Apple has improved Safari in with a small but very useful change to how you work with tabs. Here’s what’s new, what’s better, and all you can do with Safari tabs in macOS Big Sur.
If you are a disciplined kind of person who only ever has one tab open in your web browser, you will never even notice how Safari has been updated. If you’re like the rest of us, though, you’re going to very soon spot the biggest improvement in Safari for Big Sur — but you may still not see just how much you can do with tabs.
The new marquee feature is that Safari will now present a large thumbnail preview of any tab you have open in Safari. That’s any tab other than the one you’re currently in.
How to use Safari’s new tab preview
- Hover your cursor over any tab, other than the current one
- Wait for a moment
- When the preview appears, if this is the tab you want, click
This applies to every full-size tab, except the current one. It always works in exactly the same way, too, whether or not you have so many tabs that you can no longer read their titles.
Note that this also works with pinned tabs. These are the ones that you use often and so have chosen to drag to the far left on Safari.
Pinned tabs only ever show up with their favicons, never their full names. So if you pin a lot of tabs, this new preview is particularly useful.
Use preview for iCloud tabs too
The preview is only of one tab, though. And there is a way to see more with a similar preview thumbnail of every tab you have open.
In Safari, click on the overlapping squares icon at top right. Or squeeze with two fingers on a trackpad.
What you get appears to be a collection of thumbnail views of every one of your tabs — but it may not be. It’s always every tab that you have open in the same Safari window.
So if you have many tabs and also many windows, you can’t see a preview of every single web page you have open. Sometimes there’s only so much Apple can do to help, you’ve got to learn some tab-closing discipline.
Although if you’ve started to become self-conscious about how many sites you have open on your Mac, you could always cheat and leave some open only on your iPhone or iPad. This is actually why the all-sites preview feature is called iCloud tabs.
Open tabs from other devices on your Mac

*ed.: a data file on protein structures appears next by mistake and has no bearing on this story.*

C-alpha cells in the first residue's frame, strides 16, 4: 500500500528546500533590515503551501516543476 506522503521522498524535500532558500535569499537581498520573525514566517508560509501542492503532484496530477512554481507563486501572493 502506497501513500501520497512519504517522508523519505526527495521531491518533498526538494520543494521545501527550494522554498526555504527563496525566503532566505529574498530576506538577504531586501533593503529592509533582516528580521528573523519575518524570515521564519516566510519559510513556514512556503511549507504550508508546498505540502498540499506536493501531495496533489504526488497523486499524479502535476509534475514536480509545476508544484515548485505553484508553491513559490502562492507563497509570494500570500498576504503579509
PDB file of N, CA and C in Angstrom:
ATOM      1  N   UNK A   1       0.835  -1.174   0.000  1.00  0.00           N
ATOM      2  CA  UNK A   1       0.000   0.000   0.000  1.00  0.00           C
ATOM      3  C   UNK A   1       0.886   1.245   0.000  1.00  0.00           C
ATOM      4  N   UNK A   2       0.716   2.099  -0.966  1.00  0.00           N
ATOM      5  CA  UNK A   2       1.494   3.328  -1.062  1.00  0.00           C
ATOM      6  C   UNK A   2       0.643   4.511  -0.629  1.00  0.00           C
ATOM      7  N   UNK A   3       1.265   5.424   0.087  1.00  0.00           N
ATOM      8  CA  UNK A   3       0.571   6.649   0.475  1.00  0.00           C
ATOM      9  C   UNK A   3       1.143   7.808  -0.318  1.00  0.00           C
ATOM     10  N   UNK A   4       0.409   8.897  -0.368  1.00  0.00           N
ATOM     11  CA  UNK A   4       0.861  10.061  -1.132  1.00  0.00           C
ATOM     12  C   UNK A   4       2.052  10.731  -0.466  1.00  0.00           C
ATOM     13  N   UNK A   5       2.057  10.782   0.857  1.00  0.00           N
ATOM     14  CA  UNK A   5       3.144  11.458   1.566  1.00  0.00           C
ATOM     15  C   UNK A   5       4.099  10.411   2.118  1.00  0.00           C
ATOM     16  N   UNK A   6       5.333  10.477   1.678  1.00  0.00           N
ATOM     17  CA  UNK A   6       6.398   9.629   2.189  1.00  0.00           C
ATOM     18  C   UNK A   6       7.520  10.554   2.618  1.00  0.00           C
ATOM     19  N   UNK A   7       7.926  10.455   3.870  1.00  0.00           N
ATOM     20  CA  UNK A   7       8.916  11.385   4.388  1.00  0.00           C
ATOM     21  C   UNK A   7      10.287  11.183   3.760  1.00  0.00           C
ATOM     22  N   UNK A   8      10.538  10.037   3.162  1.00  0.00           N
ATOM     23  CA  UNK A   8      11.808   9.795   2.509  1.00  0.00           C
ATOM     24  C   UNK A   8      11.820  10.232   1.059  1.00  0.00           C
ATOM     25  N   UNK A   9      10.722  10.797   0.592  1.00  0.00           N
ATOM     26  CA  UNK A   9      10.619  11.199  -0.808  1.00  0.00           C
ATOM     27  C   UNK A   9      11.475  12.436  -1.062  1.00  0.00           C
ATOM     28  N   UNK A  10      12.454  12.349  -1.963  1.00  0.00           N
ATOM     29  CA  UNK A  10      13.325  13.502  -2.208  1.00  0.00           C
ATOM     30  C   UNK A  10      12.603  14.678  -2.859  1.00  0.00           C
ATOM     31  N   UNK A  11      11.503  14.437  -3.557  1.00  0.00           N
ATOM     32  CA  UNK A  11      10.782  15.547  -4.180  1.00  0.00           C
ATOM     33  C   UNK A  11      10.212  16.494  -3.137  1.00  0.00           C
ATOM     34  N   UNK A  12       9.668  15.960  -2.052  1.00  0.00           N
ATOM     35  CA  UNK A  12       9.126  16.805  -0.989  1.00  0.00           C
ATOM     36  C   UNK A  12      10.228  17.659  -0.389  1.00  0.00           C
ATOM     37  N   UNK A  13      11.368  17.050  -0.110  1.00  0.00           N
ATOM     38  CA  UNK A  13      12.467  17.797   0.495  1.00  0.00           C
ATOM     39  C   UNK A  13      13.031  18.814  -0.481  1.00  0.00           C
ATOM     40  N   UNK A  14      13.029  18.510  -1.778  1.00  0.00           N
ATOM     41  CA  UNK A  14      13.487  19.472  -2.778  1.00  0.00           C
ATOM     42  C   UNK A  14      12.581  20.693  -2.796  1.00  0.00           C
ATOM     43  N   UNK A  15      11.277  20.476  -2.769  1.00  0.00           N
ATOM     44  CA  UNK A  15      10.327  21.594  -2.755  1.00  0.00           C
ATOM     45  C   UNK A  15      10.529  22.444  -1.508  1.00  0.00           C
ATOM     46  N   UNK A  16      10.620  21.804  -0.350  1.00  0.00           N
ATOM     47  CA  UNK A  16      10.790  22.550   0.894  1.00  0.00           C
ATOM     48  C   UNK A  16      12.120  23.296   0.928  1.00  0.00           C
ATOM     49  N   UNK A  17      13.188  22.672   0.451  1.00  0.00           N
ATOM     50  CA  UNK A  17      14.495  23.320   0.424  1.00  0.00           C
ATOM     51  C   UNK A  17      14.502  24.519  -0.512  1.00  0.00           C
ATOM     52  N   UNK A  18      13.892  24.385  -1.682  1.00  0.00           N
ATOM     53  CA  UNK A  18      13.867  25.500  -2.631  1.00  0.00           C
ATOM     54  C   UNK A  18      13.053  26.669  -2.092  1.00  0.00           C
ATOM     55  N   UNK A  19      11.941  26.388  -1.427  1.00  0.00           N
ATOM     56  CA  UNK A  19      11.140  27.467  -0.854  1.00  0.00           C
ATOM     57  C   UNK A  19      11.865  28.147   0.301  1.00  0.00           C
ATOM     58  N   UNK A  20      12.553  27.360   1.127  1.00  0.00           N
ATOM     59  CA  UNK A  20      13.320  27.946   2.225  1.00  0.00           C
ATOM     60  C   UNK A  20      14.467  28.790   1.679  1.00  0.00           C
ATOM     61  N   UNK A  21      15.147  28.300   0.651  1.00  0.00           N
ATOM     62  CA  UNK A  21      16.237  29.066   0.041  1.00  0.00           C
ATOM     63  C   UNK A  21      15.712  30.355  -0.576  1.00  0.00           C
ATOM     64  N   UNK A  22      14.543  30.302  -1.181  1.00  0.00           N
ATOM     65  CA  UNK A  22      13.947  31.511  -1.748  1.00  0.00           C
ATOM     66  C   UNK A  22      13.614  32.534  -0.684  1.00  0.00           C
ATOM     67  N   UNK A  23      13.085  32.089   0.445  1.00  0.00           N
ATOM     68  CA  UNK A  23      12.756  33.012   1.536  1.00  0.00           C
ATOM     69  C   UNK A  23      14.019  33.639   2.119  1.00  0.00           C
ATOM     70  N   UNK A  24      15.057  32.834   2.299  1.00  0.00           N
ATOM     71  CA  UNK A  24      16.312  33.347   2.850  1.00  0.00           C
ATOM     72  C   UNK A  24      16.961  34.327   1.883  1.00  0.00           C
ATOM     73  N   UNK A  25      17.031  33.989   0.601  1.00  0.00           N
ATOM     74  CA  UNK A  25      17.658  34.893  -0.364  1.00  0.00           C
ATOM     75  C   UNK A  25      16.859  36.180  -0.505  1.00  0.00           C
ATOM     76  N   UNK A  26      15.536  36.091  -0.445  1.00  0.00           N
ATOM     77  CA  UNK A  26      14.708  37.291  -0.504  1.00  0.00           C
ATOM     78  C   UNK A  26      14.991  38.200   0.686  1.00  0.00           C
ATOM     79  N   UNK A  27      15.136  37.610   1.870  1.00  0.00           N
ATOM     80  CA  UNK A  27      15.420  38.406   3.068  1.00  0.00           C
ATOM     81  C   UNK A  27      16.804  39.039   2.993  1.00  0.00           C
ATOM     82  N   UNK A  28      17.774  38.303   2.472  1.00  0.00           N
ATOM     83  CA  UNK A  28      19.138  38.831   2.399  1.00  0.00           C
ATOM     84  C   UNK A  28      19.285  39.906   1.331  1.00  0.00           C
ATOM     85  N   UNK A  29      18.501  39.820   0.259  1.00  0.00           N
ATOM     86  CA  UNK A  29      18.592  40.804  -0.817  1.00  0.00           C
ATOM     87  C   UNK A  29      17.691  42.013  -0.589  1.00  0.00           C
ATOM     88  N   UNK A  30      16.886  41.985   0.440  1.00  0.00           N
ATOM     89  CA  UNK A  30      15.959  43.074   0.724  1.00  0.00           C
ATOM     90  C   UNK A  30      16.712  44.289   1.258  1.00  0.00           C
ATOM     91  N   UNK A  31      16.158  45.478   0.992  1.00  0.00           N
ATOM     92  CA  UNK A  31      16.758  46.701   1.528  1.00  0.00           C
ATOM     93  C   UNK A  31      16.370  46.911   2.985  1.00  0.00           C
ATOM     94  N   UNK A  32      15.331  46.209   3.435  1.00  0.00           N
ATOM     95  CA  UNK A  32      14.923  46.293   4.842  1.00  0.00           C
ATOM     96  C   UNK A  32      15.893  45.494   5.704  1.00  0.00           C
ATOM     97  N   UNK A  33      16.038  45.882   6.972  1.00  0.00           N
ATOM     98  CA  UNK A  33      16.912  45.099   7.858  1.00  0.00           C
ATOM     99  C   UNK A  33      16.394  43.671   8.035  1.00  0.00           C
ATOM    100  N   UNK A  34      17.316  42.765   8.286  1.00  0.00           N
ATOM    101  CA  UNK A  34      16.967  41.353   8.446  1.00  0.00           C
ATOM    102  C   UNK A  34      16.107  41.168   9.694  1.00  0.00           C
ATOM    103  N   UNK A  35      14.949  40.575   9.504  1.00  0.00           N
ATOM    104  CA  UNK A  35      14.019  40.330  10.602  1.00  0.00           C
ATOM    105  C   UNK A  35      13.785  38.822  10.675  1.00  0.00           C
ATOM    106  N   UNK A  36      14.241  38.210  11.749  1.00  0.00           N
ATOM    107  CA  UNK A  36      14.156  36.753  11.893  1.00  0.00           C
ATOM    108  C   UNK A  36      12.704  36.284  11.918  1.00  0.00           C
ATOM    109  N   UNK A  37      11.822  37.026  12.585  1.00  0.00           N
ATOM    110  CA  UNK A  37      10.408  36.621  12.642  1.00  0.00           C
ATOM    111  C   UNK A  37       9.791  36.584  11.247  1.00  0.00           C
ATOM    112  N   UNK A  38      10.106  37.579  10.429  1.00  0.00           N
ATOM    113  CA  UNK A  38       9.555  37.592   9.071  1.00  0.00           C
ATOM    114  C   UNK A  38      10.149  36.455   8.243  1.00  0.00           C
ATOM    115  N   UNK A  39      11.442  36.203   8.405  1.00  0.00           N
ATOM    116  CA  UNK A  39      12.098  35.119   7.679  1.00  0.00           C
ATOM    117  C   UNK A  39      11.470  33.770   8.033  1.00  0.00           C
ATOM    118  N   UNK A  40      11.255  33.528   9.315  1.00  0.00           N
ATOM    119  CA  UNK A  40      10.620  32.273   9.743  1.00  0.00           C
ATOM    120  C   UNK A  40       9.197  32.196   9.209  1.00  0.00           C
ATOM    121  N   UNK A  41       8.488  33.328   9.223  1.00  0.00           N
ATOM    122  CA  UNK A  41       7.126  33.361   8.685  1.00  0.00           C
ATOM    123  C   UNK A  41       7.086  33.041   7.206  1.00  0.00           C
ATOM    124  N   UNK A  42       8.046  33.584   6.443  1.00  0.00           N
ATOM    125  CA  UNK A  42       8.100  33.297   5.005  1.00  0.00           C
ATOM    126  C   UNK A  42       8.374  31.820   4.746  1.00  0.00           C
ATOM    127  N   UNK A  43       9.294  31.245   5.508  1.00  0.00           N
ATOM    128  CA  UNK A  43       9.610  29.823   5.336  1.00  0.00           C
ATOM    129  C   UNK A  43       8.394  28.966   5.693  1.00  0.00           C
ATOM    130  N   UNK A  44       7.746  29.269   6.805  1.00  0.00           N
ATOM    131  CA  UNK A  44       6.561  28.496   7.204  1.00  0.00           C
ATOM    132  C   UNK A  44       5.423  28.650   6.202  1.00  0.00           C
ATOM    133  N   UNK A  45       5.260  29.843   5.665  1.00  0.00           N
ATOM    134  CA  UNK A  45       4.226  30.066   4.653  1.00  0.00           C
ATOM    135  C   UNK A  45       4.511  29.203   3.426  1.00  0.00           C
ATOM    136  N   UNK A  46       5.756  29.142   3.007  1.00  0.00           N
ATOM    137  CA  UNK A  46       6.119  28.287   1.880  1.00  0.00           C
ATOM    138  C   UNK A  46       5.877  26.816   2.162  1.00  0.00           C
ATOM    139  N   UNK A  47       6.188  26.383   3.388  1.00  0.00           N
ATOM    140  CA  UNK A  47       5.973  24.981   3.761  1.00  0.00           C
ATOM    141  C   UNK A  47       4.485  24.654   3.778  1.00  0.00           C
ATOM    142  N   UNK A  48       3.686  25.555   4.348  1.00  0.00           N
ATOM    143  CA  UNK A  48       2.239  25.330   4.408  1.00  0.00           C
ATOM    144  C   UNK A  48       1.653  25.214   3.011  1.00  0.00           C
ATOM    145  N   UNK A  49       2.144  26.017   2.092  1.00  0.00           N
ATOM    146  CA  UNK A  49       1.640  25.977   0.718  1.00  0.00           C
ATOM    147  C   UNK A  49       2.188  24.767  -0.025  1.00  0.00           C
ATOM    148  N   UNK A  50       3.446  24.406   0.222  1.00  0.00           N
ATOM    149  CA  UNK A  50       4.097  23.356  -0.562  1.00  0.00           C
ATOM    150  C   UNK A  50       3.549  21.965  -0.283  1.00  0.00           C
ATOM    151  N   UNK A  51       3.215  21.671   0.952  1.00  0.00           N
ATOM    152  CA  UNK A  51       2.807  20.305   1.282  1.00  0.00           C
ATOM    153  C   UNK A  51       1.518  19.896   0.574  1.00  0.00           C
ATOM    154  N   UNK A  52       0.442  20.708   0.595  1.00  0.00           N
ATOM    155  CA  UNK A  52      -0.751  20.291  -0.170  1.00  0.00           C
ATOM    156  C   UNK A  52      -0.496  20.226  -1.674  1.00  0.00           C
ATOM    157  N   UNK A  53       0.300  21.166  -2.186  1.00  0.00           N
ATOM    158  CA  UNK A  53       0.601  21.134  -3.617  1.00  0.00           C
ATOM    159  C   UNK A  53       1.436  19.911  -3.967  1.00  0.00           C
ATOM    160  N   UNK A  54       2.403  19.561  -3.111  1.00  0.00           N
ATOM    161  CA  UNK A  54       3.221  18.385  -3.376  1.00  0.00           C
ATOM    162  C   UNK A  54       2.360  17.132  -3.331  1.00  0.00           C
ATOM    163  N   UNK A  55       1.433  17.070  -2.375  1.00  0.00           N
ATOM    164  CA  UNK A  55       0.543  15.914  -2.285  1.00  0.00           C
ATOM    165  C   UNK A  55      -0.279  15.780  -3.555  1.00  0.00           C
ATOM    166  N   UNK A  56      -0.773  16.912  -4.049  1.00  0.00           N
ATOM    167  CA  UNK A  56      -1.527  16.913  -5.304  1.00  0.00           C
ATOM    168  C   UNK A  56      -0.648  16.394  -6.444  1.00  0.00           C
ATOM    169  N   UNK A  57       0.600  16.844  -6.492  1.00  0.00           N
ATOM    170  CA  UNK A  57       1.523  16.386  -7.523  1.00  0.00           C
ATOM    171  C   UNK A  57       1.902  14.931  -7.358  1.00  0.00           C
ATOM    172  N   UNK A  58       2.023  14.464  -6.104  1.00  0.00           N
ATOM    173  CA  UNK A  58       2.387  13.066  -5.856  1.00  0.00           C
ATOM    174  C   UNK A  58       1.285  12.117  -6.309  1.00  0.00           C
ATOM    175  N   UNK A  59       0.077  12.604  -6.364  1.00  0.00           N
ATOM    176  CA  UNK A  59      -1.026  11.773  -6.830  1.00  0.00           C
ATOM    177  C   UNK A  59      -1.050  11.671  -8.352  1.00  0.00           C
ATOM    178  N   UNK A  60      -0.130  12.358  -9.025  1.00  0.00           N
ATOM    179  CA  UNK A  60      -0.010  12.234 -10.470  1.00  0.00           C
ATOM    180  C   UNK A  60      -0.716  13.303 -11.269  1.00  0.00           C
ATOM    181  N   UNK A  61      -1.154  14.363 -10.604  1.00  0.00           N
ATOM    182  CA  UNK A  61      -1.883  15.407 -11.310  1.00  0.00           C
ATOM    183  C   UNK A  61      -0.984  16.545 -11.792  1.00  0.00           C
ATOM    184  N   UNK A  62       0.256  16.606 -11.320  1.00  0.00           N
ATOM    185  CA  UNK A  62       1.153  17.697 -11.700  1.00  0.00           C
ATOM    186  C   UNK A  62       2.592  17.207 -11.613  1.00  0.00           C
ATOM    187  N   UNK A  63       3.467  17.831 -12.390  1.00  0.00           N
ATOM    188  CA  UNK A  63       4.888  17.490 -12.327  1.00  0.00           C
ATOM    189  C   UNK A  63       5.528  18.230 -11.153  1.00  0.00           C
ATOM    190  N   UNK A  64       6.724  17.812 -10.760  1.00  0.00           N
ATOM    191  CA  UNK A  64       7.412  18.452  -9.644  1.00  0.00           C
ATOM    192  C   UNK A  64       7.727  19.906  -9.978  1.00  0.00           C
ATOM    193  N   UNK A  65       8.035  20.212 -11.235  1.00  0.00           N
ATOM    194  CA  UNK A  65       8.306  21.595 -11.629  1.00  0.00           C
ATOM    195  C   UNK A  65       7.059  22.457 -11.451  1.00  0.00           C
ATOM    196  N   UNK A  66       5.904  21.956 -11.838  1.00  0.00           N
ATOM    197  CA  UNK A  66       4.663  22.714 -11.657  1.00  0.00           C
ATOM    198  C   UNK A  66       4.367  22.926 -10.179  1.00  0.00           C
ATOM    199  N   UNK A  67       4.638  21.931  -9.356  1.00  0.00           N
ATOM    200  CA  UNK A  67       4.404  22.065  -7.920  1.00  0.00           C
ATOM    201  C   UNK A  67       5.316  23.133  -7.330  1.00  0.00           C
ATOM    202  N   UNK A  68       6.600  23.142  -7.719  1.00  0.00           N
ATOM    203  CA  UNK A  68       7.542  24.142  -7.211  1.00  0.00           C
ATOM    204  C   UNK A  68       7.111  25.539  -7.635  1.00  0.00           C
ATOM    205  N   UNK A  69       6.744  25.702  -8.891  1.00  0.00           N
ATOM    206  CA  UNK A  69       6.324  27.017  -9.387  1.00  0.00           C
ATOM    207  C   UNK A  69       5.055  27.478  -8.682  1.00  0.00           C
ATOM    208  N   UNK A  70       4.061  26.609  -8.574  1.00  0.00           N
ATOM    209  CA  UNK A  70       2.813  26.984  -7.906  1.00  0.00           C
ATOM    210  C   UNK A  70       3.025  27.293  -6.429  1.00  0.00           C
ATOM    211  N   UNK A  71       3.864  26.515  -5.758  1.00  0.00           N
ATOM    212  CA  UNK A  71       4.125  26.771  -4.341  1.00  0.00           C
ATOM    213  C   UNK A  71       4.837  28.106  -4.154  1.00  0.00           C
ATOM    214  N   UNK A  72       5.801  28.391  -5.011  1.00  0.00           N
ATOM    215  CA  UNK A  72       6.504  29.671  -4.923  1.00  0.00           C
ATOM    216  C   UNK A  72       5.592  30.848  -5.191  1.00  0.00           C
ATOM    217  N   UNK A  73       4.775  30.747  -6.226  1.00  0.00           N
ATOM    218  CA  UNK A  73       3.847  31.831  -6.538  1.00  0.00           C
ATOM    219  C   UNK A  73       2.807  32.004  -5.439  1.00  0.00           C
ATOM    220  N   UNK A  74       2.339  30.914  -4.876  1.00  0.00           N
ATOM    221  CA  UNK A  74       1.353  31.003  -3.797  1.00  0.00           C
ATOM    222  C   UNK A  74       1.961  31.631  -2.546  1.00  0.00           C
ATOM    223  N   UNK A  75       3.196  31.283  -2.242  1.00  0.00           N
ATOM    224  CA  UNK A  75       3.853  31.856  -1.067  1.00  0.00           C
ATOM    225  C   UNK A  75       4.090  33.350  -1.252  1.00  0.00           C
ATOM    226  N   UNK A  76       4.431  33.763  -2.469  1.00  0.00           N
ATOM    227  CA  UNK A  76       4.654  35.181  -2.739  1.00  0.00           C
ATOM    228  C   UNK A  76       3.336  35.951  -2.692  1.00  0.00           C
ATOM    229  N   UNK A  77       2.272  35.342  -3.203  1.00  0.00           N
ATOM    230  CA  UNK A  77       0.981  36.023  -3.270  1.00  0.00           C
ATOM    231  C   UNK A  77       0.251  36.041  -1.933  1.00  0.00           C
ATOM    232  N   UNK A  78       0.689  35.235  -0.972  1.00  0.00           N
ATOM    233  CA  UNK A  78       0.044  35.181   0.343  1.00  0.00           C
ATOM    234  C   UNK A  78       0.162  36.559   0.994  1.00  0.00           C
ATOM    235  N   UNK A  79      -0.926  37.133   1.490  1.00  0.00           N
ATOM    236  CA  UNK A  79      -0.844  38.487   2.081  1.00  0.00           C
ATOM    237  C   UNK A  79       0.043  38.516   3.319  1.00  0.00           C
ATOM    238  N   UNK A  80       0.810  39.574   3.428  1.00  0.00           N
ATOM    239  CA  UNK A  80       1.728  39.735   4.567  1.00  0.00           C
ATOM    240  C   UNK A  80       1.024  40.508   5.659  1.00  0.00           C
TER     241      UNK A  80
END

- In Safari, click the overlapping squares icon at top right
- Or squeeze two fingers together on a trackpad
- Scroll down to below the preview thumbnails
Assuming you have an iPhone, iPad, or any other Apple device as well as your Mac, you will now see a list of the Safari tabs you have open there. There isn’t a preview, though, there is only a list.
On the good side, each entry on the list is wide enough to show you at least most of a website’s title. So finding the one you want is easier than if you just saw a favicon.
Then picking that tab couldn’t be even a fraction easier, you just click on it. That tab from Safari on your iPhone or wherever, now opens up on your Mac.
Limitations and oddities with tabs
It’s definitely brilliant when you can be at your Mac and open a tab you remember reading earlier on your iPad. It’s just that it’s less brilliant when you can’t.
For some reason, iCloud tabs are inconsistent. At time of writing, for instance, we have a Mac where Safari is insisting that the associated iPhone 12 Pro has only two tabs open. In reality, it has seven.
Similarly, both the Mac and iOS device’s iCloud tabs list include an option that in theory closes the tab on the other device. But it doesn’t.
On the Mac, if you hover over another device’s tab in the list, you get an X button. On the iOS device, swiping across the name of another device’s tab gets you a red Close button.
In both cases, clicking the X or tapping Close will remove the tab from your list — and do nothing on the other device. It’s not as if we’re so tidy that we want to remotely clean up our Safari tabs on every Apple device we own, but it’s peculiar how the option is there.
You may never notice it, you may never try it, and since it doesn’t work anyway, you will never care that you can or can’t close tabs on another device. Whereas the inconsistency between what tabs are really open on your iPhone and what your Mac thinks is open, that’s more frustrating.
Nonetheless, iCloud tabs work often enough that they are useful. The ability to squeeze out and see previews of all the tabs in your Mac Safari’s current window is excellent.
And the brand-new addition of being able to preview any tab, regardless of whether you can read the name or not, is superb.